Government in U-turn on MoD outsource plan

Suzie Neuwirth
THE MINISTRY of Defence yesterday confirmed that it is shelving a scheme to privatise its equipment procurement arm, after it failed to attract enough interest.

The MoD had spent £7.4m so far on plans to replace its inefficient procurement arm with a GoCo scheme, creating a government-owned, contractor-operated body, which it said would create better value for money. But all private contractors dropped out of the bidding process, aside from one Bechtel-led consortium.

“[The Bechtel consortium has] presented us with a credible and detailed bid, but we do not have a competitive process,” defence secretary Philip Hammond told parliament. “I have therefore concluded that the risks of proceeding with a single bidder are too great to be acceptable.”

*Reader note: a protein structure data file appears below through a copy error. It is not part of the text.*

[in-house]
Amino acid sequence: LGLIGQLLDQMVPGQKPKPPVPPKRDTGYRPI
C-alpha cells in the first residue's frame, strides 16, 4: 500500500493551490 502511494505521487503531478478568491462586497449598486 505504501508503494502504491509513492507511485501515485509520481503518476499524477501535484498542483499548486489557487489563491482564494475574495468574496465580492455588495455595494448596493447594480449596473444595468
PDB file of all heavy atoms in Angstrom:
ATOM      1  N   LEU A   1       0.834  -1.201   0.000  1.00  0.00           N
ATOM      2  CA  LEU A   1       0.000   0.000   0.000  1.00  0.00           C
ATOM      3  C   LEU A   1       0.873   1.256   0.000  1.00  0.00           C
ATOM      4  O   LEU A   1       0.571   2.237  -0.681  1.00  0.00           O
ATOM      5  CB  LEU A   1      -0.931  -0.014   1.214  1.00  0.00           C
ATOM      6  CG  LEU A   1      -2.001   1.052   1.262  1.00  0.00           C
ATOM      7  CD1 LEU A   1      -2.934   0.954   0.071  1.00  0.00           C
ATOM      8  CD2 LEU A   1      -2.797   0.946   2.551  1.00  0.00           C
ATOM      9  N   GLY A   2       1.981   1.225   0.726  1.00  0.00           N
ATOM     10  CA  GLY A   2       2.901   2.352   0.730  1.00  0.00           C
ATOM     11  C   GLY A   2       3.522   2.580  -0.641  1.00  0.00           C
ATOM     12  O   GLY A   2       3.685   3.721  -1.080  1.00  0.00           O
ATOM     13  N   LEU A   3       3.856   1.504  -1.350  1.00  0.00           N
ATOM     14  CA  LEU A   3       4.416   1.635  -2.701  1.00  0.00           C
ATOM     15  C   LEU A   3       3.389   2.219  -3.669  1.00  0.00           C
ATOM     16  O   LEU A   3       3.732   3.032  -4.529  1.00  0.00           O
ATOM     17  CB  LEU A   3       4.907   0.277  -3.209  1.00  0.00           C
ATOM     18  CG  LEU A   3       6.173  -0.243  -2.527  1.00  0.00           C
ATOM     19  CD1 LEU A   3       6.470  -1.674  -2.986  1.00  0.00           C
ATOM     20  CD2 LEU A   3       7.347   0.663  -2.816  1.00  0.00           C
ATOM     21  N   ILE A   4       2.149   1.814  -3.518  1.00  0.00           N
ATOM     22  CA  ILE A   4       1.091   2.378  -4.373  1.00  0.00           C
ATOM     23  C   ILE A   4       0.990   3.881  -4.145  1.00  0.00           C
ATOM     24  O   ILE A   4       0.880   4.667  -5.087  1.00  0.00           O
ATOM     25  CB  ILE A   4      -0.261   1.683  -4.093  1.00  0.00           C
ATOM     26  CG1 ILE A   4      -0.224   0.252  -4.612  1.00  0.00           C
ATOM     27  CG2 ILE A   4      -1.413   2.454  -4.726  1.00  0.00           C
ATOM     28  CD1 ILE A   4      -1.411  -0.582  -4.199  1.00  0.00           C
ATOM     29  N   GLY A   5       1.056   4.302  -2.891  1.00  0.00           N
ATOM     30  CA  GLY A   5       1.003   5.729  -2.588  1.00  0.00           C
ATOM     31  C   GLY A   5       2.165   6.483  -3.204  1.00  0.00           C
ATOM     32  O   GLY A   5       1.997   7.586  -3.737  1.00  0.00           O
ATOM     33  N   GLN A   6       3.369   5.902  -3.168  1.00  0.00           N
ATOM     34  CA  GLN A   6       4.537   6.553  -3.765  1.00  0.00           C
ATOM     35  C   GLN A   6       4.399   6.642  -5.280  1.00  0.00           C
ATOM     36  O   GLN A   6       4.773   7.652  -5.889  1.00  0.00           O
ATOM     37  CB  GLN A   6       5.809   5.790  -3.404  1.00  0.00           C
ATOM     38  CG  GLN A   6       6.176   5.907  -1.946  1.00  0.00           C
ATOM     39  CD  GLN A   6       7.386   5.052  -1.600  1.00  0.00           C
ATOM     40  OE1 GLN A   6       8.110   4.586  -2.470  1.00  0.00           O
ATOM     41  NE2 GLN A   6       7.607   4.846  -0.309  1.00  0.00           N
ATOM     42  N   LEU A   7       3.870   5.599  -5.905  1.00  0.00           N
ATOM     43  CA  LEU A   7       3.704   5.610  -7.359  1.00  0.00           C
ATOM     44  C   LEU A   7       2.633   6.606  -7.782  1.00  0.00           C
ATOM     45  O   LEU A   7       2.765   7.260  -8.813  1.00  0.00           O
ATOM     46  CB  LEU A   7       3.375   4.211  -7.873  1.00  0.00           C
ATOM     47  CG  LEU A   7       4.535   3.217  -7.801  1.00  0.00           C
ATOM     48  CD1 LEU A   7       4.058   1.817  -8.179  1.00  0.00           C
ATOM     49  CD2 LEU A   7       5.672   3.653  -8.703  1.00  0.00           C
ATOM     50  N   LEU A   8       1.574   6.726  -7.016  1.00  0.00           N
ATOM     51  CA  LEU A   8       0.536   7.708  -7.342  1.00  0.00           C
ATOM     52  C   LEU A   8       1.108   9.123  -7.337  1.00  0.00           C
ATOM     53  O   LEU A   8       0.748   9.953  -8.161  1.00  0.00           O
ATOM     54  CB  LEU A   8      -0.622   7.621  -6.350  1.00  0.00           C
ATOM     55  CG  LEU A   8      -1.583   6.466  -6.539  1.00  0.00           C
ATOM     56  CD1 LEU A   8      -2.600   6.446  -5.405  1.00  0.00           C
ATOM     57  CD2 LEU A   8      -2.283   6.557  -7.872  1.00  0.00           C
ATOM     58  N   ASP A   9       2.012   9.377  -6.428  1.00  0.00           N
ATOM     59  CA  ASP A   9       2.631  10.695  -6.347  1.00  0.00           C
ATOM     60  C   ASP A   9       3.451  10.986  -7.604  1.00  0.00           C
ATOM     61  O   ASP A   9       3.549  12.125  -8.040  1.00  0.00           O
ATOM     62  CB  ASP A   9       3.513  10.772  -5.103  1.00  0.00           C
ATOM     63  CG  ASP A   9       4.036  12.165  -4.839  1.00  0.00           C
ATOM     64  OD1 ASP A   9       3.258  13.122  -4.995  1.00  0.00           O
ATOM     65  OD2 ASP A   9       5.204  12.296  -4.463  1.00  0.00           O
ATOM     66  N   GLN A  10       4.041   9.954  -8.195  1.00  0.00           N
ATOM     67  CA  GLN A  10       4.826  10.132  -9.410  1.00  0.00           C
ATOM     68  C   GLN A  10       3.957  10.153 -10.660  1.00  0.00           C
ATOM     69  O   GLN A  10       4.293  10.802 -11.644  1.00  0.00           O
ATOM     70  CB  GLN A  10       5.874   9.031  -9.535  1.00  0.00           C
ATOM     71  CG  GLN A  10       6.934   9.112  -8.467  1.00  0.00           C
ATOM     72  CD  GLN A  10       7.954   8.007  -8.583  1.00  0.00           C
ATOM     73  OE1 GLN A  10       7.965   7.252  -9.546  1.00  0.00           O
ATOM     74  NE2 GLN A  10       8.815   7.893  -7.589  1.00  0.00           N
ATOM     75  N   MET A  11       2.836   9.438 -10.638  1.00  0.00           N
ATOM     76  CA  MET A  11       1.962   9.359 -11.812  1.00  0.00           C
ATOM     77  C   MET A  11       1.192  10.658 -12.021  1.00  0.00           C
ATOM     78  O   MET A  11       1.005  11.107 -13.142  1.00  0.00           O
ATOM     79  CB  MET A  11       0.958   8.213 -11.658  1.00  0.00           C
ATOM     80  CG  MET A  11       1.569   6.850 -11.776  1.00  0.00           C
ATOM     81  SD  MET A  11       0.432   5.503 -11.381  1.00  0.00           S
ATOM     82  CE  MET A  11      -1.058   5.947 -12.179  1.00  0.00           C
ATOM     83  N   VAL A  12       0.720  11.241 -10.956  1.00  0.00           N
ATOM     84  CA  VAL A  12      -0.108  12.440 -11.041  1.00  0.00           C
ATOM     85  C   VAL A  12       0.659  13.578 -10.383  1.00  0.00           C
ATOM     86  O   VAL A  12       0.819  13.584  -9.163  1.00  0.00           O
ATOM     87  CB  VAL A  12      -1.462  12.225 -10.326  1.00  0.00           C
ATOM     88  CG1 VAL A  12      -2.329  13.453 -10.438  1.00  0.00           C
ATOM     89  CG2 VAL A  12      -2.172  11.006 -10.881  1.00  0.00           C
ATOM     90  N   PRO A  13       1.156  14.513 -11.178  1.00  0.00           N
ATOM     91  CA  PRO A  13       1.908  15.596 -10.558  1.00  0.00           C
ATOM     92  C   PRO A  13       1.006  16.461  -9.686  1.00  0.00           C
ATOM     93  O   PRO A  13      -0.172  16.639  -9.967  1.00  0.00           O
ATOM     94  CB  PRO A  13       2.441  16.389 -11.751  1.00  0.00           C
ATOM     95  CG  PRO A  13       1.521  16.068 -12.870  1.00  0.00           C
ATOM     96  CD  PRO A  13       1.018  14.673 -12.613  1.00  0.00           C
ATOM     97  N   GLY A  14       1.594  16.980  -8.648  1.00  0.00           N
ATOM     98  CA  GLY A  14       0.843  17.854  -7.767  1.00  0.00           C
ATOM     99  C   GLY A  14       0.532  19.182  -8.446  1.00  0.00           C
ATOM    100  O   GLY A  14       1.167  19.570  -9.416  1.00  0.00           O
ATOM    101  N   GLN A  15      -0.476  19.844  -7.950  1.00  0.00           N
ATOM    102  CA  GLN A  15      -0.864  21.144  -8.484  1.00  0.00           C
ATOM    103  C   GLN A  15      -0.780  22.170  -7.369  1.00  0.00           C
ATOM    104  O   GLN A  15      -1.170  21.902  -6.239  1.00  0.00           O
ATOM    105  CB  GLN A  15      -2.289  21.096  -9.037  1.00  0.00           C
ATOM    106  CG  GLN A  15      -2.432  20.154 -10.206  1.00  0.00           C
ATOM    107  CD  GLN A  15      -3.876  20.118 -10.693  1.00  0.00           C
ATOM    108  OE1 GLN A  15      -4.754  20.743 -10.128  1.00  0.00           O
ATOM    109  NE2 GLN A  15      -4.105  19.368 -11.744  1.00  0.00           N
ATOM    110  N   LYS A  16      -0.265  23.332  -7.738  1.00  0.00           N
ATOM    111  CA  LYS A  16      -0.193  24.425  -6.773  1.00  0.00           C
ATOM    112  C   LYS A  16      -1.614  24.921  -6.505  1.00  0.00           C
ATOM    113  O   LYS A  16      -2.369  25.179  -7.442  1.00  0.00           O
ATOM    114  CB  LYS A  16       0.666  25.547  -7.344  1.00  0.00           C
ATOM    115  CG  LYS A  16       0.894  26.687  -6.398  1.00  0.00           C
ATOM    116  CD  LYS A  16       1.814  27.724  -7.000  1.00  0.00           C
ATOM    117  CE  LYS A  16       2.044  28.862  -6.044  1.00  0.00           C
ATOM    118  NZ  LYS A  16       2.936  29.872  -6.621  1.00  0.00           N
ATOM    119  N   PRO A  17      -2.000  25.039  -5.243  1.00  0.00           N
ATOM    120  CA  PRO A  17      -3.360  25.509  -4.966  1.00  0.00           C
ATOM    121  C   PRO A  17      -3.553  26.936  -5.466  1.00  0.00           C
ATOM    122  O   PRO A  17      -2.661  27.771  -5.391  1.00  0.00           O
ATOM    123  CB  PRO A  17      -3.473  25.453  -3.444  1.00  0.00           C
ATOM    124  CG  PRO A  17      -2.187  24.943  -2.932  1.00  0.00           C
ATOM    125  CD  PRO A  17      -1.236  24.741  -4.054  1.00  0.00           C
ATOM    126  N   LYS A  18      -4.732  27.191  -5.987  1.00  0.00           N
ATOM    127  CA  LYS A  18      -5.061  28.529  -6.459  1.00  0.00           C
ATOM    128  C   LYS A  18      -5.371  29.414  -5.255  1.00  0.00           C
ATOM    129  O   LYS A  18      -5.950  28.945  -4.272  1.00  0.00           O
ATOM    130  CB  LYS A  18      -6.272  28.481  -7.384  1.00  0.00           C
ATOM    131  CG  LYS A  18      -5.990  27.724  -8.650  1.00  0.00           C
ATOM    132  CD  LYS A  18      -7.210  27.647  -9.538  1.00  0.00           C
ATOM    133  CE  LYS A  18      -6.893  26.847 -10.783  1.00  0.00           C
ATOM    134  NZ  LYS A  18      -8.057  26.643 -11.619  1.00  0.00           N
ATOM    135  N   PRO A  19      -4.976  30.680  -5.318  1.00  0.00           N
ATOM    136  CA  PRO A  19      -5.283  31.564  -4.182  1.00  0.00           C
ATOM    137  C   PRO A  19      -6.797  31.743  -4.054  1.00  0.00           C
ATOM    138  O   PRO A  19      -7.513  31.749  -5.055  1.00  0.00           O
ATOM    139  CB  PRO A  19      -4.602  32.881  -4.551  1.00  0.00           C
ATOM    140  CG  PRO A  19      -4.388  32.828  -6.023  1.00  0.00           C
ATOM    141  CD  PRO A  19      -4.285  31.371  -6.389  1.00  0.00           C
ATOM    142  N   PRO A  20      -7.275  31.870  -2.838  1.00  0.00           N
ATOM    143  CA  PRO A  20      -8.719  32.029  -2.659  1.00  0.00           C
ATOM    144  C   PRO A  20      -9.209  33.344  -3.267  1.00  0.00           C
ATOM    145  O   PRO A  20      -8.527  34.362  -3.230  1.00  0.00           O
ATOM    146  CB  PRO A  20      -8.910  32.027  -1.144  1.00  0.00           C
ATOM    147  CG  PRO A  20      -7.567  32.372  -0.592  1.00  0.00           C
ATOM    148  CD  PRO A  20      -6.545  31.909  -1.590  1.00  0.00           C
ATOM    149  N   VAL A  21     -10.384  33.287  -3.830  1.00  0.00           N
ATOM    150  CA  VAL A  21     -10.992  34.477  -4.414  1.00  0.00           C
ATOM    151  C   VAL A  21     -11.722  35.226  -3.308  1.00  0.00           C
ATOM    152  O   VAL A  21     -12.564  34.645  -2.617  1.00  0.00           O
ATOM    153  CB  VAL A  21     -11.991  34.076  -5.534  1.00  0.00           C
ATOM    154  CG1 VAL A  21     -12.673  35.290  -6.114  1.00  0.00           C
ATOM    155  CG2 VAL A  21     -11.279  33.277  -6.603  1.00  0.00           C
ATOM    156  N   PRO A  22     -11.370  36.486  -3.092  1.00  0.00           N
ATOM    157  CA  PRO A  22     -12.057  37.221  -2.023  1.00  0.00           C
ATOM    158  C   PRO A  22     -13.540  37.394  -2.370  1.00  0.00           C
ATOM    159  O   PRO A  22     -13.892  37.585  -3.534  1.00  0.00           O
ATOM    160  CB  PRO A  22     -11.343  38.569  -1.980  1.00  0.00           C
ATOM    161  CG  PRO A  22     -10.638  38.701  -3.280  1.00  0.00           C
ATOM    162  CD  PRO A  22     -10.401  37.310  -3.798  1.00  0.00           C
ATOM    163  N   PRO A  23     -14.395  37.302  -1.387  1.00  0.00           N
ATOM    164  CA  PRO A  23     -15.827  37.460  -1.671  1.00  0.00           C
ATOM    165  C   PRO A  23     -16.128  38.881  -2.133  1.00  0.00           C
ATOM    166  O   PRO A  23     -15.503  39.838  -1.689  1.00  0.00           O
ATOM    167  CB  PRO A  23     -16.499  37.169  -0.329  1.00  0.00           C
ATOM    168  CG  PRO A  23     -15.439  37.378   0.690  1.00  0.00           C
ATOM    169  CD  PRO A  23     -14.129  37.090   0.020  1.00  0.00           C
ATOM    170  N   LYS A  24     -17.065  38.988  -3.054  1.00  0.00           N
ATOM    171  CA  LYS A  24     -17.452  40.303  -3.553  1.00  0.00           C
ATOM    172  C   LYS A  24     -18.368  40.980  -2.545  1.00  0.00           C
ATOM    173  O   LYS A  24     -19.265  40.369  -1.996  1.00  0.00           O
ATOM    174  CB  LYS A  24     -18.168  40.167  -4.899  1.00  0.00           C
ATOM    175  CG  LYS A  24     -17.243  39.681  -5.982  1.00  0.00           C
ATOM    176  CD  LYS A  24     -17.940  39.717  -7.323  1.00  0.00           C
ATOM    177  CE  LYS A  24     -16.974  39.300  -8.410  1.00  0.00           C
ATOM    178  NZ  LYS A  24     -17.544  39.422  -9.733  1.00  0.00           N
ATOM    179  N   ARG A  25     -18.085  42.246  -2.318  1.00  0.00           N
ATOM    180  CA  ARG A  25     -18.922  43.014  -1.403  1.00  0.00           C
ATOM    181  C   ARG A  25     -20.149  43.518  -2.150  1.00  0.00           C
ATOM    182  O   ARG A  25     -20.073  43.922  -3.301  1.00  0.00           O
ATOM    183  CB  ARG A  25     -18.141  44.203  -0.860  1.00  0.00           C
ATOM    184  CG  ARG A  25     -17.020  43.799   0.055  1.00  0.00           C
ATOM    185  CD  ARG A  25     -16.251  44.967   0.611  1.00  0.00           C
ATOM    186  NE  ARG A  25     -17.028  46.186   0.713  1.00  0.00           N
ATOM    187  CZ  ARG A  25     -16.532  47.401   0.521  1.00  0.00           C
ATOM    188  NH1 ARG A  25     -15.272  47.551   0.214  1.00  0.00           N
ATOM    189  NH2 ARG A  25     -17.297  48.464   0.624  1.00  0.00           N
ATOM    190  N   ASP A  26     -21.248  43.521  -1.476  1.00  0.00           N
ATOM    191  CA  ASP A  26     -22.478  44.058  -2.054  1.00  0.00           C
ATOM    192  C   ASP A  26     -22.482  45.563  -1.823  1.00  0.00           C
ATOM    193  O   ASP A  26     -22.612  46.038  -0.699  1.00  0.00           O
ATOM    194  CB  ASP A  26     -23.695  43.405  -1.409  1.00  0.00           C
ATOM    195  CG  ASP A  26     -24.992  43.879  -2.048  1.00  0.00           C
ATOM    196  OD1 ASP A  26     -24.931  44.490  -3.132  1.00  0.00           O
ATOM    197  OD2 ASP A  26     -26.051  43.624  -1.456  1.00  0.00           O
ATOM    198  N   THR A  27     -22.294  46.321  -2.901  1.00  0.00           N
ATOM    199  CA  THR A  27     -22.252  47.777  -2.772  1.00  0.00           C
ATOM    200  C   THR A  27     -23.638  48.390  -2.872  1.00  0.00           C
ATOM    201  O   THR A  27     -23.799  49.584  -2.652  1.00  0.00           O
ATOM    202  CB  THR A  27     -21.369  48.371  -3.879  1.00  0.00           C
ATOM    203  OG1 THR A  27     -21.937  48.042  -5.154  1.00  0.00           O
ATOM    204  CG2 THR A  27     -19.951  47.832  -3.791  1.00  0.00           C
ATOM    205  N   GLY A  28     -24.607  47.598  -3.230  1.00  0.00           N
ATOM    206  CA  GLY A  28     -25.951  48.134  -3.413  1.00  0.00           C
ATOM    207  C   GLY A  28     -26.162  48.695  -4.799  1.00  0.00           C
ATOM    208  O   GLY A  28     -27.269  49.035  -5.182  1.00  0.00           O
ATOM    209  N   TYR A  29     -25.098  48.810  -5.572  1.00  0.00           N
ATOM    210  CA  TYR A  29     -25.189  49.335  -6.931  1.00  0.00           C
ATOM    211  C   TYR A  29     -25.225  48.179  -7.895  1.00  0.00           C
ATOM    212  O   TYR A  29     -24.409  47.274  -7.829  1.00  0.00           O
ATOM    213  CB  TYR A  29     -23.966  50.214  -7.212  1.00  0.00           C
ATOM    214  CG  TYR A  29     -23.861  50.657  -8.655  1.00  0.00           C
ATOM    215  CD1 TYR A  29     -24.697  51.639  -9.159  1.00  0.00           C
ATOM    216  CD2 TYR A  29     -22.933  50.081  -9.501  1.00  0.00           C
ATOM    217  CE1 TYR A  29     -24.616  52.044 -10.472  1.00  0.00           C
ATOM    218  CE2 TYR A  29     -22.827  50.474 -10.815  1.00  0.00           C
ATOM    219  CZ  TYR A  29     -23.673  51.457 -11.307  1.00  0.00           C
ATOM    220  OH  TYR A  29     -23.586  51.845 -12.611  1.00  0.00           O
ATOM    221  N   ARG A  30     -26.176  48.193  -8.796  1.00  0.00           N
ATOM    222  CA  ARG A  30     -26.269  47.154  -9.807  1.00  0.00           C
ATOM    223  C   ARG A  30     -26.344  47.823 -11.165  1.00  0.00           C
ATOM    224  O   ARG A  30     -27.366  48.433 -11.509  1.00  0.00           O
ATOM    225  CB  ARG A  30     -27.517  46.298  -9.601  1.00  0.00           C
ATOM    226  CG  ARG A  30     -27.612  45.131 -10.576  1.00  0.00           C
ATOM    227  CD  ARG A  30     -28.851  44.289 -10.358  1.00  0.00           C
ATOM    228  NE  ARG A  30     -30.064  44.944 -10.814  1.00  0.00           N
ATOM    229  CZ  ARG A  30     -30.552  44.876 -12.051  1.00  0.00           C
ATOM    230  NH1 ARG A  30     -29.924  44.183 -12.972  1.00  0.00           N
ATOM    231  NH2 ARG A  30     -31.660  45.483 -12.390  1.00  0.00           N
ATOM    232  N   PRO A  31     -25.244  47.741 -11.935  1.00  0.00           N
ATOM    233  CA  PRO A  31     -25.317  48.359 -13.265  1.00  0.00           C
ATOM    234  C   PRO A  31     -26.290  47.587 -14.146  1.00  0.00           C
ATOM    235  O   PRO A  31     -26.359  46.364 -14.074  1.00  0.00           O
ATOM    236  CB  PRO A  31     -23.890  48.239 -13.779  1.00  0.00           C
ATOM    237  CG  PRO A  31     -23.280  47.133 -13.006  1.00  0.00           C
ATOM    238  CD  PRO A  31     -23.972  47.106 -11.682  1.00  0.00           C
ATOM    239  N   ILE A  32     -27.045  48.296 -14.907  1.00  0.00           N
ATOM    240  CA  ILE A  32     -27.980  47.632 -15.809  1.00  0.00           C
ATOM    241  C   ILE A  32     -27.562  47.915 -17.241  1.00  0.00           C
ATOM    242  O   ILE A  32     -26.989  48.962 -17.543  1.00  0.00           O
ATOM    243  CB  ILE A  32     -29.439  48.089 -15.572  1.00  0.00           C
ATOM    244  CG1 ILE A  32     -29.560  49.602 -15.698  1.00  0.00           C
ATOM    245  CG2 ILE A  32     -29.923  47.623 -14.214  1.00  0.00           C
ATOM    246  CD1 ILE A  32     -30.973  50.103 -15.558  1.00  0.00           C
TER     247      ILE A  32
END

Hammond said that GoCo remains “a potential future solution” to reforming the procurement unit. In the meantime a new body will be created, headed up by former businessman and journalist Bernard Gray, which will bring in private-sector partners to assist with the programme.

“We were confident this would have generated billions of pounds of savings for the Armed Forces to invest in new equipment,” said a spokesperson for Bechtel.

“It is obviously disappointing that the other team’s withdrawal at this late stage has led to a collapse in the competition.”

Labour labelled the decision to shelve the scheme an “embarrassing U-turn” that “wasted millions of pounds of taxpayers’ money”.